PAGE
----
An example of 3D concretization that represents the physiological functioning of a complex biological system is the 3D model of a pig’s eye, from a computed tomography, which allows to visualize, to an easily perceptible dimension, the pupil and blod vessels in the smallest details, which in real scale have small size up to 20-30 micrometers. The model was developed by an interdisciplinary team in Switzerland, coordinated by Peter Maloca, an ophthalmologist, whid Christian Schwaller, a visual artist specialized in 3D modeling and printing that was assisted in the technical production by engineer Sébastien Barré.

More often, inspiration to science has an aesthetic-formal foundation. Klari Reis, Californian artists, fascinated by molecular biology and the most frequent daily activity of molecular biologists consisting of microscopic observation of bacterial cultures or cells in transparent containers called Petri Dishes, conceived the collection The Daily Dish 2013. Every day of that year the artist decorated a Petri Dish with polymers, dusts, reflecting resins in layers and according to morphologies inspired by biology. Reis, with this collection, intends to communicate the regularity on which the work of molecular biology is based: they have to observe the tiniest changes which happen in their cultivation without interrupting their monitoring activity, not even for a few hours. At the same time the chromatic and morphological variety represents the multiplicity of possibilities of replication, growth, self-organization of cell structures undergoing stimuli like the action of medicines, nutrients, or other biological, chemical, or physical inputs.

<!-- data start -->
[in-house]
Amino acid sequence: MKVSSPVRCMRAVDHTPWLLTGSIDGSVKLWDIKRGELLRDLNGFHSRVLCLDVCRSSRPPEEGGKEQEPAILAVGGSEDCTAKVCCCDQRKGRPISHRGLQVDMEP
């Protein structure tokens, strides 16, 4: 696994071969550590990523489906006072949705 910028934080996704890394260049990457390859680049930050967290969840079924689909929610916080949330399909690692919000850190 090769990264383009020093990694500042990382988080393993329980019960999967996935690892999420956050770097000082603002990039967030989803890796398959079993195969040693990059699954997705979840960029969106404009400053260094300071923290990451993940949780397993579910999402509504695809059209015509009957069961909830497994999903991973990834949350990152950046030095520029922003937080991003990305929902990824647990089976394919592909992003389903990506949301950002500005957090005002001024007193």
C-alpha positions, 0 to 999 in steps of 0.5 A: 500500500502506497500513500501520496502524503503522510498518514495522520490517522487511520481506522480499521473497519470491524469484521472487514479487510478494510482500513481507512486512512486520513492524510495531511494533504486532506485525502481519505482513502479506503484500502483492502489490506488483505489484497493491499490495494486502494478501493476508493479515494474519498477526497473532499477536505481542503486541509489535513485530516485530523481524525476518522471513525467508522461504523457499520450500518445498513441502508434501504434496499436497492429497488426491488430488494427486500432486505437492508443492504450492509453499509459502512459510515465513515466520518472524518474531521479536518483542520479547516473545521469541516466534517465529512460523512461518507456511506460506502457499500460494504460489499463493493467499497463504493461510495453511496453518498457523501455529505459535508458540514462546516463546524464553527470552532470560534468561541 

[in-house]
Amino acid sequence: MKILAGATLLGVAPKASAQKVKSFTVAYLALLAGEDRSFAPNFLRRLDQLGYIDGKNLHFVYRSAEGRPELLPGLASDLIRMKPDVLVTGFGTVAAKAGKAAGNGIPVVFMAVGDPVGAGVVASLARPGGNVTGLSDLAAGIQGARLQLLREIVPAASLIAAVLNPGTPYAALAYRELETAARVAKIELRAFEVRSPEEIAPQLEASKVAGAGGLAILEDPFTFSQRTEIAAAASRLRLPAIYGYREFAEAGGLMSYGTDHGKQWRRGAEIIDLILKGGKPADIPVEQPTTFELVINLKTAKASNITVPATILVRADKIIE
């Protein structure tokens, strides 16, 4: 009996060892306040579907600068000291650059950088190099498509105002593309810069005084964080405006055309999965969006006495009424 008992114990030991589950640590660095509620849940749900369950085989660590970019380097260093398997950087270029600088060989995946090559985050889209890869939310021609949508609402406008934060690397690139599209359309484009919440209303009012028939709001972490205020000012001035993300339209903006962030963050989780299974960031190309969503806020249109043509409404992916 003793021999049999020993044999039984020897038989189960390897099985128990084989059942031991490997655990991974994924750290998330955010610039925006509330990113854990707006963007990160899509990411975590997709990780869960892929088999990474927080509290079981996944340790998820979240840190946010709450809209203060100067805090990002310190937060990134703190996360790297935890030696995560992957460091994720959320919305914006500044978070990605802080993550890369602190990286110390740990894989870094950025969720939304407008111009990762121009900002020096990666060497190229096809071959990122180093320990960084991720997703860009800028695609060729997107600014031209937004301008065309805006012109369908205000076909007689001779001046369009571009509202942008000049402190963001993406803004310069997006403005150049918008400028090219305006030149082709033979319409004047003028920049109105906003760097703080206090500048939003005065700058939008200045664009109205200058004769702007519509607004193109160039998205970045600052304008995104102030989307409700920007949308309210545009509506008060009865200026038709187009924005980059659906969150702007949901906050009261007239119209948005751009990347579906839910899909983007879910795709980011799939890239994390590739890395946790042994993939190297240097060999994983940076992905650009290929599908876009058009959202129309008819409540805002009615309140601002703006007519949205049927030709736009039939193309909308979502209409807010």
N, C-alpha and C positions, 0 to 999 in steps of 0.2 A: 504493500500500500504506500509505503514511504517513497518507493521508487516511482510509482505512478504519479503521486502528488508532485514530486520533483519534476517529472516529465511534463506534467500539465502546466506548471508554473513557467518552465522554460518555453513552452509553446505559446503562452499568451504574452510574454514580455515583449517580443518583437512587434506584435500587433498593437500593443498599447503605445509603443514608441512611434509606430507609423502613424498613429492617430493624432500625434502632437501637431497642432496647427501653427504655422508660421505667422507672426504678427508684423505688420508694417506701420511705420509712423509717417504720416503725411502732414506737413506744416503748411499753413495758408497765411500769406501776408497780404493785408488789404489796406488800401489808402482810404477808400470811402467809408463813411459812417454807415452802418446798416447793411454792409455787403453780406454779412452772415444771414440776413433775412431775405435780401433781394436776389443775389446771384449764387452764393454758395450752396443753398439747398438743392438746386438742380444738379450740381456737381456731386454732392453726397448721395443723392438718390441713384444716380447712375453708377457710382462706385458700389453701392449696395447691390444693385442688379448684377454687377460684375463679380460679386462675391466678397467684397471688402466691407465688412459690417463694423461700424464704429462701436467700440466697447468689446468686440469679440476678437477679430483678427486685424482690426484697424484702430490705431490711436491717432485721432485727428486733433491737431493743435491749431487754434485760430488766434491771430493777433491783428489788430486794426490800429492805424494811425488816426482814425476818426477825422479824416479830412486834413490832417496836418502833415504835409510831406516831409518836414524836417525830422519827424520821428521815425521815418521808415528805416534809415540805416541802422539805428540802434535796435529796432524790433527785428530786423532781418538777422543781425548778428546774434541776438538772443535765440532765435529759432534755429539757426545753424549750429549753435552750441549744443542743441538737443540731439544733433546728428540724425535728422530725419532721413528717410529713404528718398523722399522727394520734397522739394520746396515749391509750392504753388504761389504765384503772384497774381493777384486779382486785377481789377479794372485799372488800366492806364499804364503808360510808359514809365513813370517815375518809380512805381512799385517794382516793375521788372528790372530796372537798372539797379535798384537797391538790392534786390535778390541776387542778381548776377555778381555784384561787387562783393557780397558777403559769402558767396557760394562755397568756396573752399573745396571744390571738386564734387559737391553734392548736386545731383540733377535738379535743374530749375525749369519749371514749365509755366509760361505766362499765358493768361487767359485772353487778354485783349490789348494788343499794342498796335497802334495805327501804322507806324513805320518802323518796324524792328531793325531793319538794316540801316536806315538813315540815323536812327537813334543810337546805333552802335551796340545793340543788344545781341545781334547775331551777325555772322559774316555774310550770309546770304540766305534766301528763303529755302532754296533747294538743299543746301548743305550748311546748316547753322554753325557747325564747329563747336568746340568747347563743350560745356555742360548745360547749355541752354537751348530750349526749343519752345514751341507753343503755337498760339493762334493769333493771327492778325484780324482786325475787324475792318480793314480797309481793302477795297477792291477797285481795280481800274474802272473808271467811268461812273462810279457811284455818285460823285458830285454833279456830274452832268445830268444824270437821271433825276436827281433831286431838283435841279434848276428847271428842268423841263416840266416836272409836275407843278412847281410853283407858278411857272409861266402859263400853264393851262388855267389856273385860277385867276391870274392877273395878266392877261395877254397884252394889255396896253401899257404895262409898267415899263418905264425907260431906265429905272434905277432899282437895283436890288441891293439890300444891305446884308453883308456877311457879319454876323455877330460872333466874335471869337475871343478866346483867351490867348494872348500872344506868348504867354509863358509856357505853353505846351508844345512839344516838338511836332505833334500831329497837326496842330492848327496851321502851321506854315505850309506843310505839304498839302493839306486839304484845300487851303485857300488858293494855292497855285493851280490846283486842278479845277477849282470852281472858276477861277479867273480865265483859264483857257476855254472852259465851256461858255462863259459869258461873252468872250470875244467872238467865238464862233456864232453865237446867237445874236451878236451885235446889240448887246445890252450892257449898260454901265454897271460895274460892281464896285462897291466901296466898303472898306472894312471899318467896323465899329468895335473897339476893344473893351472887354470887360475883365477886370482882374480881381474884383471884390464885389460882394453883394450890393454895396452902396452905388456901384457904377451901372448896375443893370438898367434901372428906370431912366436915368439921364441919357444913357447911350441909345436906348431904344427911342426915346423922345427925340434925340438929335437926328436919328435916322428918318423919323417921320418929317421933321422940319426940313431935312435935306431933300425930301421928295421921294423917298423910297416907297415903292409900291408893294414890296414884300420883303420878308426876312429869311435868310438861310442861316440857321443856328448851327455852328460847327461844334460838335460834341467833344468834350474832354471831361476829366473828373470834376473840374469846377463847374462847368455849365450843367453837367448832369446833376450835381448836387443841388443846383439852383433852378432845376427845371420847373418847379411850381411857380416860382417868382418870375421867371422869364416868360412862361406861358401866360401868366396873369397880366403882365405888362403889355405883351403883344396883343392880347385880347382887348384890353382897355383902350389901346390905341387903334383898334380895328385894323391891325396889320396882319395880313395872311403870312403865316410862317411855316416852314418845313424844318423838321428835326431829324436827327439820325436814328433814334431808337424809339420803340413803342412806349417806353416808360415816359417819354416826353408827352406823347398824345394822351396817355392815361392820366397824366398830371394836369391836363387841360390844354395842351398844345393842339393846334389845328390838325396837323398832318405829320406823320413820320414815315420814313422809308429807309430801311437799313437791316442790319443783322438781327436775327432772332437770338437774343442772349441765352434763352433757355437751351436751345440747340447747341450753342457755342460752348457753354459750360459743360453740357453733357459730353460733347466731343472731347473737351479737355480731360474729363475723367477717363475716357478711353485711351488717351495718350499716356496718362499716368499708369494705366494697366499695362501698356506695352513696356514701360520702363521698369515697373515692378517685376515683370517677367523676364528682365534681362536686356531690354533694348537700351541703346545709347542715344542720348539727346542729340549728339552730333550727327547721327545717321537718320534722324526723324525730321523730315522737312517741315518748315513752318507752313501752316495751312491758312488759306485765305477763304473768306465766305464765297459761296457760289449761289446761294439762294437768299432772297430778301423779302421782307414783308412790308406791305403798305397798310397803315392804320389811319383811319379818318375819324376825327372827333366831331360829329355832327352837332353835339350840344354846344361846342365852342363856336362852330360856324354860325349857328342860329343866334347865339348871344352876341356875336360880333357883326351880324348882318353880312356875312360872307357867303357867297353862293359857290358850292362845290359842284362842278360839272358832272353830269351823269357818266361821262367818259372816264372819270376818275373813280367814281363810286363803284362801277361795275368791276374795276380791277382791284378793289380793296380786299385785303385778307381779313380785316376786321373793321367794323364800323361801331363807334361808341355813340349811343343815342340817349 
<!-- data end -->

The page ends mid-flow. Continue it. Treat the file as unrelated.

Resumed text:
The titles of the first one hundred paintings inspired by her observations on modifications of human blood cells are names of active principles. The artist started this work by painting on canvas, wood, and aluminium the way in which cells mutate and duplicate according to the substances they come into contact with, to then switch to the Petri Dishes and realize more and more abstract works.

In the last case the reference to science is enough vague and distant: the artist didn’t choose to deepen her knowledge on the processes of cell cultivation which inspired her, but she just observed them on the surface without looking for a hybridization of disciplines together with scientists. She chose to represent one specific conceptual aspect, that is: the rigor and the regularity which are expected by a scientist, which are probably in contrast with the life of many artists.


[1] E. – Morin, Introduzione al pensiero complesso, trad. it. Sperling & Kupfer, Milano 1993,